China’s nitrous oxide emissions to triple by 2020

Emissions of nitrous oxide – a potent greenhouse gas – from China’s chemical industries are increasing rapidly, and are set to triple by 2020 unless measures are put in place to stop them, new projections show.

Nitrous oxide (N2O) has become the largest threat to the ozone layer following the success of international efforts to reduce CFCs. The increase of atmospheric N2O at the current pace is predicted to delay the repair of the hole in the ozone layer by about a decade. The majority of N2O emissions come from agriculture, but the gas is also generated as a by-product in the manufacture of nitric acid, which is used to make fertilisers, and adipic acid, which is used to make nylon. China is becoming one of the largest producers of these chemicals.

‘The rapid increase in China’s N2O emissions is due primarily to adipic acid production, stimulated by the burgeoning market during the last decade,’ says Jianhua Xu from Peking University, whose group made the projections. ‘N2O emissions globally, and in major regions including the US and Europe, are decreasing, whereas China has been experiencing a sharp increase.’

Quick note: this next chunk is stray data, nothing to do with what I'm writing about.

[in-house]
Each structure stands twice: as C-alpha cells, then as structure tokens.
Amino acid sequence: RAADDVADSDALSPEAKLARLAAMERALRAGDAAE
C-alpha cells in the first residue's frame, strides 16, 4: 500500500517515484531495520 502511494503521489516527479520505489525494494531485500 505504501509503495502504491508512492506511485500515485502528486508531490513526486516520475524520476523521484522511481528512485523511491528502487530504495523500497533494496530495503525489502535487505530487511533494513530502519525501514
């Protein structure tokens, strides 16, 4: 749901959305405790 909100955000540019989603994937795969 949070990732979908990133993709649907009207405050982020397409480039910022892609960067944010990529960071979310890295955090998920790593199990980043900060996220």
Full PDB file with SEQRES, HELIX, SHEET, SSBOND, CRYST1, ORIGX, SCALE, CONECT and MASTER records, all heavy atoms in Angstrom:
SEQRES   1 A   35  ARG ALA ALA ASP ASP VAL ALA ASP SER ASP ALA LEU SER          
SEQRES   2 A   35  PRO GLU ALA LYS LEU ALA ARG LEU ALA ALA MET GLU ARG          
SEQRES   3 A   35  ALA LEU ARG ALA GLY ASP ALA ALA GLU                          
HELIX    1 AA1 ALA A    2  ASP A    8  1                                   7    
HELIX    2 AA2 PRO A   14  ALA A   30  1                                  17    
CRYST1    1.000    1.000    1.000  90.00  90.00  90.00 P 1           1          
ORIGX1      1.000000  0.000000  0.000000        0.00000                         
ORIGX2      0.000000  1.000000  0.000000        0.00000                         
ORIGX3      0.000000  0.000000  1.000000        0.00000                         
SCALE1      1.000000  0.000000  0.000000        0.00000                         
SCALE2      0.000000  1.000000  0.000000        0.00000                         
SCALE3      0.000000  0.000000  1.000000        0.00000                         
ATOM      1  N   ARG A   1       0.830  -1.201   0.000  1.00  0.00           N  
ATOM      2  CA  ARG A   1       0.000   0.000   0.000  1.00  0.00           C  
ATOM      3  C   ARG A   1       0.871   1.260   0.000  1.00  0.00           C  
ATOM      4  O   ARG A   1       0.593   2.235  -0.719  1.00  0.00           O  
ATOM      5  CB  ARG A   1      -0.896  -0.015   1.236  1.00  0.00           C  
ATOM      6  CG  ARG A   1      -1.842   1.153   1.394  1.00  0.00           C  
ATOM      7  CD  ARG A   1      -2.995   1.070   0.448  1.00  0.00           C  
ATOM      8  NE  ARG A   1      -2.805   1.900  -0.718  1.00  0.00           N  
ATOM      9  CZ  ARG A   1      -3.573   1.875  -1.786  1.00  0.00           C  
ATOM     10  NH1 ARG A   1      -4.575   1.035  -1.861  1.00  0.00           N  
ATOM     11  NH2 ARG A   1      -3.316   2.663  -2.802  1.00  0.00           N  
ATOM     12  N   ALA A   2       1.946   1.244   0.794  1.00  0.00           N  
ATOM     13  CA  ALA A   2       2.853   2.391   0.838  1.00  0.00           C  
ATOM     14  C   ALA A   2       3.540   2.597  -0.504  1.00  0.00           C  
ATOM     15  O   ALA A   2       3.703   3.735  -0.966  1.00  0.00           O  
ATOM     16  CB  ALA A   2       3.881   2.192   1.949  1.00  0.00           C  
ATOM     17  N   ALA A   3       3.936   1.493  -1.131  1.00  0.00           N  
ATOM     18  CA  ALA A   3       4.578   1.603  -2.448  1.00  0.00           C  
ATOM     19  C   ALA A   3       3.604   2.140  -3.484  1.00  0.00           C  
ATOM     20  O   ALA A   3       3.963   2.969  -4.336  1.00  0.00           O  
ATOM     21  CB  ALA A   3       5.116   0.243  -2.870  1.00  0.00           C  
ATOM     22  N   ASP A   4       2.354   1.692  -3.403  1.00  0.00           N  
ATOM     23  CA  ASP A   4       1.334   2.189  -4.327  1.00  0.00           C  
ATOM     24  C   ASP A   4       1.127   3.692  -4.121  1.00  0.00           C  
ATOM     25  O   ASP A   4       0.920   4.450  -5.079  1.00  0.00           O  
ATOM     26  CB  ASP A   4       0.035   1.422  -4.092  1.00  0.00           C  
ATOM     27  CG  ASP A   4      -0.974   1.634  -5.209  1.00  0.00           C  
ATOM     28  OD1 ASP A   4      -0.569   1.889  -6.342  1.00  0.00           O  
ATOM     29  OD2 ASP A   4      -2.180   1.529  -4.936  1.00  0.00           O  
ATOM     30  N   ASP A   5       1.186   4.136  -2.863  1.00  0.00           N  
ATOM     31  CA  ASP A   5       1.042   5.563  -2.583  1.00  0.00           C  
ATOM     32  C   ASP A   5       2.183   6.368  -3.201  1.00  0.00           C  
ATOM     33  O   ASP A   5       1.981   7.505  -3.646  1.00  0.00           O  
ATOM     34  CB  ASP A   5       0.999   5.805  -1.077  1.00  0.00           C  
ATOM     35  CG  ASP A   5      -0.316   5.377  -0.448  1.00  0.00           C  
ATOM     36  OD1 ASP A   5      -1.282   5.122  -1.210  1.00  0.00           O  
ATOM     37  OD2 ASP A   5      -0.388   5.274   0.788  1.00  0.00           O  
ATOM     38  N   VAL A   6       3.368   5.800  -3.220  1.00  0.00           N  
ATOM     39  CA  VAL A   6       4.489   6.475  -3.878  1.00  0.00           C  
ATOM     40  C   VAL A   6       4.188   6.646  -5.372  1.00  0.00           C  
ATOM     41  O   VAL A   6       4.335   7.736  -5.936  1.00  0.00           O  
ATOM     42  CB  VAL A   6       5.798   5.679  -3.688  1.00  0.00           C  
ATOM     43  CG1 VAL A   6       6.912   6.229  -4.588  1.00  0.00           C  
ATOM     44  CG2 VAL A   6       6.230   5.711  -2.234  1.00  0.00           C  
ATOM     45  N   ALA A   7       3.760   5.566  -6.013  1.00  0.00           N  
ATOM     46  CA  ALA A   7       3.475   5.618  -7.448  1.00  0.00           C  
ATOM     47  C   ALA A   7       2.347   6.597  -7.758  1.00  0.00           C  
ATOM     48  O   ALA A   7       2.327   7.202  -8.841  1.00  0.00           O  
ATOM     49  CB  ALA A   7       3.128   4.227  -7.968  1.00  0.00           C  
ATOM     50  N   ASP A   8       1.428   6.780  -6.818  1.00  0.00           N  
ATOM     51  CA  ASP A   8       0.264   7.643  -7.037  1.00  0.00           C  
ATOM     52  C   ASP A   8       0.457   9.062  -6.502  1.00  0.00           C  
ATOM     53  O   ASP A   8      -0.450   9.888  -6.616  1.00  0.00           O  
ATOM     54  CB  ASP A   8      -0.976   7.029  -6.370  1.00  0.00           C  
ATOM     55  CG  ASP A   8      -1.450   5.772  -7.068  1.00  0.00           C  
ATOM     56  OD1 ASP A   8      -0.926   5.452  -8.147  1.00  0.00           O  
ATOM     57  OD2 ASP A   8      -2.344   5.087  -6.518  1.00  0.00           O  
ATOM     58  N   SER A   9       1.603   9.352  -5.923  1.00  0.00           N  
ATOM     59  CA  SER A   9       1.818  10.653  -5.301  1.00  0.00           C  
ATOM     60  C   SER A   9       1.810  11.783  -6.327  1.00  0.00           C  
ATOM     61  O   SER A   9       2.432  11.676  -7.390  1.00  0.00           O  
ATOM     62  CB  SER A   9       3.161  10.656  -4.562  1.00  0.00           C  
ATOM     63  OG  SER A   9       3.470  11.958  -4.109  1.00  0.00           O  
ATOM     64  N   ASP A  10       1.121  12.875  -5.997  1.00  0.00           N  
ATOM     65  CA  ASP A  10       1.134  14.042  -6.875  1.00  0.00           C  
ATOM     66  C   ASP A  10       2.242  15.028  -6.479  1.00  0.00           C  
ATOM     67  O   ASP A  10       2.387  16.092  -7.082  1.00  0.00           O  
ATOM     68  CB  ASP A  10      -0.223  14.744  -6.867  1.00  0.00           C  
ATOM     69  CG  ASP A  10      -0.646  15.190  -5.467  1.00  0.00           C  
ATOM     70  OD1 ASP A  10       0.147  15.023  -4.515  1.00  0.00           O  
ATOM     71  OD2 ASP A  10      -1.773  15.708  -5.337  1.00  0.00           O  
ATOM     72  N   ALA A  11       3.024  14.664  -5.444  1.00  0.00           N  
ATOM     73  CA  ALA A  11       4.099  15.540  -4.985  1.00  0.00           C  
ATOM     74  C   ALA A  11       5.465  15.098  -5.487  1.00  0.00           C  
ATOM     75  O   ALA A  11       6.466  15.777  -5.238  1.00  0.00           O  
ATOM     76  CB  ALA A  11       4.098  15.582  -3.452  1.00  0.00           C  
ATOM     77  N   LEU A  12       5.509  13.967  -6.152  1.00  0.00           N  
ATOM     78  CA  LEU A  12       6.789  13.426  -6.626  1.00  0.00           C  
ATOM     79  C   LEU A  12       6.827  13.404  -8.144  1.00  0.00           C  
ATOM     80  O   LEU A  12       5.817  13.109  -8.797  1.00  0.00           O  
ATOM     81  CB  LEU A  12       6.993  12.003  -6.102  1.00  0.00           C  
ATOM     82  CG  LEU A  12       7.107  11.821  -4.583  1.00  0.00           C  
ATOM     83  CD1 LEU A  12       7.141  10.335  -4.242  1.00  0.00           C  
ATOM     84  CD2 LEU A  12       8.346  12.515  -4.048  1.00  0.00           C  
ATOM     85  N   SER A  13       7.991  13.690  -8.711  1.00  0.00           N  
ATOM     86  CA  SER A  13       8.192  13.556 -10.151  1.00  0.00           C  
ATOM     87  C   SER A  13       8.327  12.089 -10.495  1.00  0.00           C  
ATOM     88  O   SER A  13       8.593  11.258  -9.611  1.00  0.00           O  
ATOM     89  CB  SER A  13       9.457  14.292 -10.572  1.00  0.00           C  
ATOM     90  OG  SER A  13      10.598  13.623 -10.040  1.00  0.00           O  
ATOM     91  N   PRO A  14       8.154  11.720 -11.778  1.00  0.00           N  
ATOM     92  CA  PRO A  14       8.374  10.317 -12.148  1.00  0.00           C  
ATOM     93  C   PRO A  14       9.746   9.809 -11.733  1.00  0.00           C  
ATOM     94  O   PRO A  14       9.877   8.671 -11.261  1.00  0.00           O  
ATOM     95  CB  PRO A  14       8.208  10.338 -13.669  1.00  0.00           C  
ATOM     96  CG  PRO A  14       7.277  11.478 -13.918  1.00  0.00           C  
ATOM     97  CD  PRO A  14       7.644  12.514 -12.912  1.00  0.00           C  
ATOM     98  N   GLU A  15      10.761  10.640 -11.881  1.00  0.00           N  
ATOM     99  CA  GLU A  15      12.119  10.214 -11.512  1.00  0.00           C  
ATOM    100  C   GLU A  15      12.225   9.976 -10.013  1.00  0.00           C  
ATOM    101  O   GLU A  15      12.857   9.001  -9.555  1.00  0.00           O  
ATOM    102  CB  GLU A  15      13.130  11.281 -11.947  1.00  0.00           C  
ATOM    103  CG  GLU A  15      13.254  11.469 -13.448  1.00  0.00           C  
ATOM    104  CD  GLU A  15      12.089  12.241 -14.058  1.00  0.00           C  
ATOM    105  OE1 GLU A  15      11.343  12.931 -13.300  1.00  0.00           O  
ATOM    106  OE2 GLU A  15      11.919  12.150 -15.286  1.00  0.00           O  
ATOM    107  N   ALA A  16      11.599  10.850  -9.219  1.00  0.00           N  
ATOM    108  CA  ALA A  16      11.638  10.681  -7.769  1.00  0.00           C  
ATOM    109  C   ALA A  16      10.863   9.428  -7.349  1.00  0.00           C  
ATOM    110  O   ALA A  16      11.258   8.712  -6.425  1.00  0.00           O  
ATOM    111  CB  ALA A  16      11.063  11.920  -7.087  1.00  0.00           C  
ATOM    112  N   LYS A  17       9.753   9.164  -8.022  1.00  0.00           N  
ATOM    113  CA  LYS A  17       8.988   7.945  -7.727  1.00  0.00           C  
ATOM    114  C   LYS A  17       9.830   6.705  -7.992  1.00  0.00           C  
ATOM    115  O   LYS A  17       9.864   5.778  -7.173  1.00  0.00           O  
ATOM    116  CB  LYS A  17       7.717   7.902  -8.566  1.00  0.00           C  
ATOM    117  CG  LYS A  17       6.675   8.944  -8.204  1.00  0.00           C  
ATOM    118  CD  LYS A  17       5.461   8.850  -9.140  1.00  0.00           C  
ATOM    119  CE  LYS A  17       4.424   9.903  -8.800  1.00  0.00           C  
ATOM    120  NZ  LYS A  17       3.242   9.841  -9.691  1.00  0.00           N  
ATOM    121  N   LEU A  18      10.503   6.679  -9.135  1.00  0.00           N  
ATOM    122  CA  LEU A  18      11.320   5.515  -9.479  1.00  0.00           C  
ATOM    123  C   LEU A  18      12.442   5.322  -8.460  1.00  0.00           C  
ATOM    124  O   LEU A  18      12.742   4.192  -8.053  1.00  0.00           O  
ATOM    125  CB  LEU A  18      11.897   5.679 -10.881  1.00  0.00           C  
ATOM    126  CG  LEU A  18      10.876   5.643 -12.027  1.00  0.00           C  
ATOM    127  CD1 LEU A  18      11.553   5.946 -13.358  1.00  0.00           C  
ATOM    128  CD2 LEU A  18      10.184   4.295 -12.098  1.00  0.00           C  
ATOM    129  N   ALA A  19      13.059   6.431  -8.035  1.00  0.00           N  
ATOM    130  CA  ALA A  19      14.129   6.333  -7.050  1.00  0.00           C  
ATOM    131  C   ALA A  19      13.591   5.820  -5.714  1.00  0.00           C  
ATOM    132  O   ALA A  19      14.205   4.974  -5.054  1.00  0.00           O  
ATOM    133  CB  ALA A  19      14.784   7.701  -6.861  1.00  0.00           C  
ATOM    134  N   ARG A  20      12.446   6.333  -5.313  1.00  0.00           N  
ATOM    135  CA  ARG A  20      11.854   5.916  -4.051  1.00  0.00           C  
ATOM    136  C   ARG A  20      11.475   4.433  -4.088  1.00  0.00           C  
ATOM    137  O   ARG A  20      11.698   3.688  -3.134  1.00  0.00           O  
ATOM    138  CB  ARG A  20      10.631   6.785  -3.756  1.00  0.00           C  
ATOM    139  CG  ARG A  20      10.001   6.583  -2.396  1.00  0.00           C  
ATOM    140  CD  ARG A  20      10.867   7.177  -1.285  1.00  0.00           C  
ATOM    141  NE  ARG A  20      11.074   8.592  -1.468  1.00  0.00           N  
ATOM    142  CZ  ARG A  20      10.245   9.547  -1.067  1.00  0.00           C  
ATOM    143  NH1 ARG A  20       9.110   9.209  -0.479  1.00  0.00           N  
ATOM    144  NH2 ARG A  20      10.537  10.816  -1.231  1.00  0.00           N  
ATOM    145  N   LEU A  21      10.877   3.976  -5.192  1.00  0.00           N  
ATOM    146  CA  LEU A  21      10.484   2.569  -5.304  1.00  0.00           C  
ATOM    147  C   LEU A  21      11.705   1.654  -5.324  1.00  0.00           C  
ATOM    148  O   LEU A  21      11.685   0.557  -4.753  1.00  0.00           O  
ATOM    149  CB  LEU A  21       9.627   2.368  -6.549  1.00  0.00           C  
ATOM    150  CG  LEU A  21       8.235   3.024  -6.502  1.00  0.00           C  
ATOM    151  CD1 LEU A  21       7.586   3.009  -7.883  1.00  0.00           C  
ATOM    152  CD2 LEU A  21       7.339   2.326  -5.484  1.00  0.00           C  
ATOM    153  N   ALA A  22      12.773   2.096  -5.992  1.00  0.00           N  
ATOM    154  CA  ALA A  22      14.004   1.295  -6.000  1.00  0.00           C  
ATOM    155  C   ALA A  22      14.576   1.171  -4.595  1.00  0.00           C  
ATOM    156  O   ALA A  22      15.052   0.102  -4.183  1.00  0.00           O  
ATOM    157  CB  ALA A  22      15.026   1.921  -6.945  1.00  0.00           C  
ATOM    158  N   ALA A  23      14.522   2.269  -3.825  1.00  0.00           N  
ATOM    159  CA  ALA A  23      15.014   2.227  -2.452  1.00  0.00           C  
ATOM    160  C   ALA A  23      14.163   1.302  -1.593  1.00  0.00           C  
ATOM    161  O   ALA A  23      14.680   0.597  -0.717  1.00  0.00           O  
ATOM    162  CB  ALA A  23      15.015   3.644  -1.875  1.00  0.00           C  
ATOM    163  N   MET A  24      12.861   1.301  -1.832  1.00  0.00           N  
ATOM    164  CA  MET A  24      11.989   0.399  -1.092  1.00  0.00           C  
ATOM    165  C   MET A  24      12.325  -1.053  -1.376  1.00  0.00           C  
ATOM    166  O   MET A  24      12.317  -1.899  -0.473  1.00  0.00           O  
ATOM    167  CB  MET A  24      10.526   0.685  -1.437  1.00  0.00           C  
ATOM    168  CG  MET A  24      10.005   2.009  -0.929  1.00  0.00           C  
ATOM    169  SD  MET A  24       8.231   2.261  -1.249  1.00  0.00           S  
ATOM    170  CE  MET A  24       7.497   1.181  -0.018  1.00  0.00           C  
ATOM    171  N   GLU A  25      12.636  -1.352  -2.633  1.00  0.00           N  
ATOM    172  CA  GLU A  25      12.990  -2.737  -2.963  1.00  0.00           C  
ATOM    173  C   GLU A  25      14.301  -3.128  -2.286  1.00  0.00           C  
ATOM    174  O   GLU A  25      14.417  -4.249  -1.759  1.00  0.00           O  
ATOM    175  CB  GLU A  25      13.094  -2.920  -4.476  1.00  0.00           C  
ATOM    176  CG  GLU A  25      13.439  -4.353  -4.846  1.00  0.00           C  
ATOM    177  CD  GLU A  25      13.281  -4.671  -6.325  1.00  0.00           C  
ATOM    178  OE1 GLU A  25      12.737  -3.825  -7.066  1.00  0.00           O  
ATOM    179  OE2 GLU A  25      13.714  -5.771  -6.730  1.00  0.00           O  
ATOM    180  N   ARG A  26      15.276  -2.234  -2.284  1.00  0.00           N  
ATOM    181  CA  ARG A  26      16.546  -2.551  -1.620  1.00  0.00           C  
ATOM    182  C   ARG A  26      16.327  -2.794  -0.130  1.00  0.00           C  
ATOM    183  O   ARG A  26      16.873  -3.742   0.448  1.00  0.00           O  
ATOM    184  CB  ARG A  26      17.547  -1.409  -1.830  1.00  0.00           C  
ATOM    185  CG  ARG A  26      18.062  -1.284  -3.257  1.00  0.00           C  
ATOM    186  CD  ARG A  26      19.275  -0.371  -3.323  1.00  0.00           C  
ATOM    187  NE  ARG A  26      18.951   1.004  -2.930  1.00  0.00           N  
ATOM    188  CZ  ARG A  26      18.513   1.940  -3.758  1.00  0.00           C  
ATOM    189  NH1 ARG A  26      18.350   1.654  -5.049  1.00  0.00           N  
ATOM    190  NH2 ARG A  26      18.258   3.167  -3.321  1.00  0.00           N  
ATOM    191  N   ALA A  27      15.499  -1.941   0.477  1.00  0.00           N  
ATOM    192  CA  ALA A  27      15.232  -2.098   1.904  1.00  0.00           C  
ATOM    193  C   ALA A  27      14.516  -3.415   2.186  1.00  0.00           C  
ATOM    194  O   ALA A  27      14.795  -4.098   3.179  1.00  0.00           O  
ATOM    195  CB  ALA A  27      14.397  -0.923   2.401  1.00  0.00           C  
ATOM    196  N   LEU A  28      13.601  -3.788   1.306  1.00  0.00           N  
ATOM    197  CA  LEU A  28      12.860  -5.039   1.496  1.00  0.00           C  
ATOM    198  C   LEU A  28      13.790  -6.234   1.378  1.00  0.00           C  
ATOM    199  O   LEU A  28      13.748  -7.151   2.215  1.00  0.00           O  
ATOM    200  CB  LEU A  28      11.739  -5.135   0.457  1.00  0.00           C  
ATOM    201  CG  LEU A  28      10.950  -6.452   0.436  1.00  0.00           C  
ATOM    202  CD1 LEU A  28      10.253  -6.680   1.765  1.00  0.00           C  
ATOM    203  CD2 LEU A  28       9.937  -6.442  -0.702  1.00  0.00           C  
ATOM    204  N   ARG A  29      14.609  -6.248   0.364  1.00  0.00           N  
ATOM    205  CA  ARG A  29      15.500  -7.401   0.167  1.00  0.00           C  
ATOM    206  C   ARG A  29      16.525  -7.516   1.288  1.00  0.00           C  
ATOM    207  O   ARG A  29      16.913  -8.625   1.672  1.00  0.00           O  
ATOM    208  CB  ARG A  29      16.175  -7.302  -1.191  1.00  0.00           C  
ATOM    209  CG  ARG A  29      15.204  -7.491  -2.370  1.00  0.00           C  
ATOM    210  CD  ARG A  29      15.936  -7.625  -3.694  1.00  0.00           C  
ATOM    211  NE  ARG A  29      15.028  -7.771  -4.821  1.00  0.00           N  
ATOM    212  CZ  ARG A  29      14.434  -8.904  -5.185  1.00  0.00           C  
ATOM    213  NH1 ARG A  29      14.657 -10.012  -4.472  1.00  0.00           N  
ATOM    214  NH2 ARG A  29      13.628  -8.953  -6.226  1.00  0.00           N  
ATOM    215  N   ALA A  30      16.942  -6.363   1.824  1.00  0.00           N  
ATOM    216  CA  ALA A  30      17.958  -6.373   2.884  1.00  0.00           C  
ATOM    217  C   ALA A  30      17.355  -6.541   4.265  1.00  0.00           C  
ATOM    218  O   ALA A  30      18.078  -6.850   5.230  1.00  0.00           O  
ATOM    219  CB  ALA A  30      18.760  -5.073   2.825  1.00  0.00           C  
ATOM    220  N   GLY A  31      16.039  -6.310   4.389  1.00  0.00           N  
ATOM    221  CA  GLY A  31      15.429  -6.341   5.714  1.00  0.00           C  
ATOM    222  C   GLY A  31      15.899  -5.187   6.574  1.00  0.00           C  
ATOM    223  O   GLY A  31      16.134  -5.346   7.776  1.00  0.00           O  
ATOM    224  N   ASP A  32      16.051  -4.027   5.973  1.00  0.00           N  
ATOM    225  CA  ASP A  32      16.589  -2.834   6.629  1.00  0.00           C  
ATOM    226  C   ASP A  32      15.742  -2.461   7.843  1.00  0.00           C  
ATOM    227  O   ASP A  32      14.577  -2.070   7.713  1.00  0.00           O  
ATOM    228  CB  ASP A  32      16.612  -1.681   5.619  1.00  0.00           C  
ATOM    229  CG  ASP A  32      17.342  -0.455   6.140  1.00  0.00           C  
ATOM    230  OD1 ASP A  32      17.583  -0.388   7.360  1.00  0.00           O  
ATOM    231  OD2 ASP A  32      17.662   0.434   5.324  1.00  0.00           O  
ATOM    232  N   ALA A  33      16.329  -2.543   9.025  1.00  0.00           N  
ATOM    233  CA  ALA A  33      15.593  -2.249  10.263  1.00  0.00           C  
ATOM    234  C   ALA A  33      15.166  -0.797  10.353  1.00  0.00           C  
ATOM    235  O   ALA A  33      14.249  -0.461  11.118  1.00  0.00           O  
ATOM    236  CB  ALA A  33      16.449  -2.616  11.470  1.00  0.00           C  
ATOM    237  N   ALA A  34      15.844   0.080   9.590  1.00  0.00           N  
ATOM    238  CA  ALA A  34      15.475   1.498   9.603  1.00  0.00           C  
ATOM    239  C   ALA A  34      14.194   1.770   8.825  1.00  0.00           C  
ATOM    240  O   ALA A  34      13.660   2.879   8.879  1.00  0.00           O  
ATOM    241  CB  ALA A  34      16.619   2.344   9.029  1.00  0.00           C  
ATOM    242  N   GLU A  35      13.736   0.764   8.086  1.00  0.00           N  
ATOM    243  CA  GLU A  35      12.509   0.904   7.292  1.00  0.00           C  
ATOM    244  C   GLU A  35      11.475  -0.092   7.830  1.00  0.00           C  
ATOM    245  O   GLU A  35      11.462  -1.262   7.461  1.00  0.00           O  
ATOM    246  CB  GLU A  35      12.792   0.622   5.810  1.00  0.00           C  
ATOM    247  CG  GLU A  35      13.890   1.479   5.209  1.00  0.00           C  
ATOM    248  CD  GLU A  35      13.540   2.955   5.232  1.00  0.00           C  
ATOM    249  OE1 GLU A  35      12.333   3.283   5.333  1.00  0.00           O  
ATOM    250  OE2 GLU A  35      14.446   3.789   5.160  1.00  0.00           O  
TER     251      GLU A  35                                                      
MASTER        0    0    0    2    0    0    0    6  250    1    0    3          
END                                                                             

Xu’s team estimated that industrial N2O emissions in China increased 37-fold to 174,000 tonnes between 1990 and 2012, overtaking the US – which has the second highest emissions – in 2009. The team modelled future emissions under different scenarios, and showed that if current trends continue with no mitigation policies in place, industrial emissions will triple over the next six years to reach 561,000 tonnes in 2020 – around five times that of the US.


Adipic acid is primarily used to produce nylon

The technology to significantly cut these emissions already exists, Xu says. Nitric acid and adipic acid plants can be fitted with decomposition units that capture N2O and convert it into nitrogen and oxygen using heat or catalysts. The team calculated that if these units were installed throughout China it would cut emissions by 75,000 tonnes every year, bringing them down to 108,000 tonnes by 2020 – a 37% decrease from current levels and a total reduction of 1.54 million tonnes of N2O over the entire period.

‘The climate benefit of reducing this prodigious amount of N2O is comparable to reducing all greenhouse gas emissions from Australia,’ says Xu. For this to be achieved, she says, policymakers must do more to regulate chemical industry and encourage manufacturers to adopt existing technologies.

‘With its huge industrial and agricultural sectors, China has the potential to radically alter the trajectory of global nitrous oxide emissions in the 21st century,’ comments David Reay, a climate scientist from the University of Edinburgh in the UK. ‘However, the current regulatory regime is poorly suited to the task of reducing emissions. Without implementation of aggressive mitigation strategies in the agricultural and industrial sectors, emissions are set to grow and grow.’

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